As psychologist and media expert Dr. Doreen Dodgen-Magee suggests in a recent post on her plugged in blog, stirring up excitement over each new game release – and creating bigger profit bonanzas each time – is just the beginning. While sales figures may be “staggering,” she says, they do

nothing to address the number of hours which will be spent attempting to master the game in these first few days of release. in addition, games such as this are immersive and stick with players. long after they leave the screen, the game is still occupying important regions of players’ internal dialogue and thought. those who attempt to be counter cultural or who cannot afford to give in to the frenzy will spend plenty of emotional capital consoling themselves (understandably…the social pressures are great).

Indeed, investment in the present media and digital universe is more than monetary. We pay with ongoing emotional investment in the games, movies, shows, music and such, not to mention the growing sense that our gadgets are extensions of ourselves. Take away someone’s iPhone and it’s like you’ve taken away a part of their Self.

If it can be like that for us as adults, how much more so for children?

Yet it’s important to be clear that the problem isn’t necessarily with screens or even the media itself (though as above, plenty of content is certainly problematic). As Dr. David Walsh notes in his excellent book Smart Parenting, Smarter Kids,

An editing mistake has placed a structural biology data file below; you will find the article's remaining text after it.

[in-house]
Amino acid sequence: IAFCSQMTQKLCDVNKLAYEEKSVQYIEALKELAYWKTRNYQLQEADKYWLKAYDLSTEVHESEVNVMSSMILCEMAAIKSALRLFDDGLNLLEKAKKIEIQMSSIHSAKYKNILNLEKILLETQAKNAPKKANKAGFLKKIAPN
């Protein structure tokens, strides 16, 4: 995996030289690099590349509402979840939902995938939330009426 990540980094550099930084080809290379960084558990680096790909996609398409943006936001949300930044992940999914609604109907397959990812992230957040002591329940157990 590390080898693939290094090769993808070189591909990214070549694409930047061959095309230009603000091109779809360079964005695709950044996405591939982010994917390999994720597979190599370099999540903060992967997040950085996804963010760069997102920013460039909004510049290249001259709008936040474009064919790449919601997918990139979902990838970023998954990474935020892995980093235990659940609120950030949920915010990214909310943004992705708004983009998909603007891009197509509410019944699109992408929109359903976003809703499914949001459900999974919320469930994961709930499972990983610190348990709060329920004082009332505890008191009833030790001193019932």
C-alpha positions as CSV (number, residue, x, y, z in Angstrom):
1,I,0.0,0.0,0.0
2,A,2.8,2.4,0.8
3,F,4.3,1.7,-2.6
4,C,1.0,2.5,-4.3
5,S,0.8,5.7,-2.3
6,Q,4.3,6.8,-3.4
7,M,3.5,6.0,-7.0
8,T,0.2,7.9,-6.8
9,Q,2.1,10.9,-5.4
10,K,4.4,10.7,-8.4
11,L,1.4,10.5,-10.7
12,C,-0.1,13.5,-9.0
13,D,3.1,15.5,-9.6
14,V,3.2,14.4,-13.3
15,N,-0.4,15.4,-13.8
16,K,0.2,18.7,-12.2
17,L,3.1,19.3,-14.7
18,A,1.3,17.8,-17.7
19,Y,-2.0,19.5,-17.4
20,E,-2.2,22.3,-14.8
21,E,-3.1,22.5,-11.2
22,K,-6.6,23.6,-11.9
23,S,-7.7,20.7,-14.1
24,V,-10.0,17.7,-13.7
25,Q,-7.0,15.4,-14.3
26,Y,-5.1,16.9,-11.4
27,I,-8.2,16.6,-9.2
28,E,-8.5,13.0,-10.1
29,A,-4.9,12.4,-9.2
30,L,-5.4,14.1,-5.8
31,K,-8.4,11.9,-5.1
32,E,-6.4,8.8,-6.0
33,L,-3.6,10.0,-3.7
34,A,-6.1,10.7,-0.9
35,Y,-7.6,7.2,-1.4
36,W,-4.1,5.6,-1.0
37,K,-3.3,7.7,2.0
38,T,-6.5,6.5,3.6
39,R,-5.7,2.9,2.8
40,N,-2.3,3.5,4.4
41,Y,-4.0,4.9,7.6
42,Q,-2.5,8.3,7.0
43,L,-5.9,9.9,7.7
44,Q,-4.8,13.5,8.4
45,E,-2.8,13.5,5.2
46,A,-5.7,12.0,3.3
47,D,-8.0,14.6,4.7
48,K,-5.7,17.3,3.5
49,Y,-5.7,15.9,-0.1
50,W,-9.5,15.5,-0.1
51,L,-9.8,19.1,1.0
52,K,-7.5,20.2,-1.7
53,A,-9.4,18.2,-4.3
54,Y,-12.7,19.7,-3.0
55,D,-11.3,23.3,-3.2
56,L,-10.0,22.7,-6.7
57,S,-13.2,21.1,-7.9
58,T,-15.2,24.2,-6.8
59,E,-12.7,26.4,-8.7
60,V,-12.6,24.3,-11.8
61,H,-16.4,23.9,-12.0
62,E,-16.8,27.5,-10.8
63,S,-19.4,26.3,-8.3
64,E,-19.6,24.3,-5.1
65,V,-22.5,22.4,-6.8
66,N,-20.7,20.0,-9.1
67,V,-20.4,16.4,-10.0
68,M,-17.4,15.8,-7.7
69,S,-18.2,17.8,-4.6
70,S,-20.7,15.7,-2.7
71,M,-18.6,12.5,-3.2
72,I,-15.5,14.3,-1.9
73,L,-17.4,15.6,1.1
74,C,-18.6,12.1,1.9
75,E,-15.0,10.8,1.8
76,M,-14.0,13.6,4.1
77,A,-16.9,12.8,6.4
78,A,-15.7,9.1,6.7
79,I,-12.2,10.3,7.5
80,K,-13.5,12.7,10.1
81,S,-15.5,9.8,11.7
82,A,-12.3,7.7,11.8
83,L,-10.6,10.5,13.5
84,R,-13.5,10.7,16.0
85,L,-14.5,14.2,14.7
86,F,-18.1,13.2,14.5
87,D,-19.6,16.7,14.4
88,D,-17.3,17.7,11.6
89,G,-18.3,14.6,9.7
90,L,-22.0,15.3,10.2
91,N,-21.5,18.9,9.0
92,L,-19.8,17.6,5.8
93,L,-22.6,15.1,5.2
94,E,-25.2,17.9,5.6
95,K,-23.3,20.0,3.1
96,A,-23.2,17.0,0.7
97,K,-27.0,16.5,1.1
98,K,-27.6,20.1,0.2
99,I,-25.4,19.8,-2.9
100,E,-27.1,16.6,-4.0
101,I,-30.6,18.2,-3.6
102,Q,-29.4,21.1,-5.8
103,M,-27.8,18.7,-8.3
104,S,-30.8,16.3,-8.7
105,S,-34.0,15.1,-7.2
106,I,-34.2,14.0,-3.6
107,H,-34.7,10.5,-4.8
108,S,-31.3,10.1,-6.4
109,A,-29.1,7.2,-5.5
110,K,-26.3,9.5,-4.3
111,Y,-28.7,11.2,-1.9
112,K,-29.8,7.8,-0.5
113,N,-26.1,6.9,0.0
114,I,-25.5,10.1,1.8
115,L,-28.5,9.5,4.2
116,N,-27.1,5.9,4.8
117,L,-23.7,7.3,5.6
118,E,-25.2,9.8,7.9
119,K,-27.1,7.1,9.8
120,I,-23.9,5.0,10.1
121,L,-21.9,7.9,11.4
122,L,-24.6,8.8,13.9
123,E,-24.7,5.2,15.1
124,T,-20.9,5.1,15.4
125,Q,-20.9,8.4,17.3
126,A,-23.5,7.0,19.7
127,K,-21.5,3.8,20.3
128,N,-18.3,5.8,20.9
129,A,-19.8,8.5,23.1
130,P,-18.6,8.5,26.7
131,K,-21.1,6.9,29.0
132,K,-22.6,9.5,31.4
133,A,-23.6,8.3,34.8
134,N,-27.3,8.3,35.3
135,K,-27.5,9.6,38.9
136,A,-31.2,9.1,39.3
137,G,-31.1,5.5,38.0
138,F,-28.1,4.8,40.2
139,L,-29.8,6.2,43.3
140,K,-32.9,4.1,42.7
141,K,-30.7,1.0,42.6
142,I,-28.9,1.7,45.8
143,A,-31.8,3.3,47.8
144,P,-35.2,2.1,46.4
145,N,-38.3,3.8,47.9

The proliferation of electronic screens and digital technologies in our kids’ lives, including video games, TV, cell phones, and the Internet, present both opportunity as well as risk for our kids. [Some find] ways to maximize the benefits of these digital technologies (no doubt receiving a fair amount of guidance and help from adults in their lives), while [for others’] twenty-four seven digital connectivity was creating anxiety, obsessive behavior, and lots of conflict. All these kids are good kids, with parents who care about them. But raising kids in the digital age sometimes feels like navigating without a map, in a landscape filled with both treasure, and trash. [emphasis added]

The answer, however, is not to go screenless – something that may well be impossible by this stage of the current technological revolution. The key, rather, is to be both knowledgeable and mindful about how we use them (we’re role models, whether we like it or not) and how we raise our kids to use them. Rules and limits lovingly provided help children learn how to use media and technology responsibly.

For just as we want them to be tech-savvy, we also want them to be socially- and emotionally-savvy, as well, developing positive, healthy, real world, face-to-face relationships with family, friends, colleagues and all other humans with lives their own lives intersect. (This is something we’ve blogged about before – for instance, here and here and here.)

At this time of year, as new tech toys and media enter your children’s lives in the form of holiday gifts, there’s a perfect opportunity to create family guidelines you can all agree to (if you’ve not already done so). Some tips to get you started:

Fight image by Aislinn Ritchie,
gaming image by sean dreilinger, via Flickr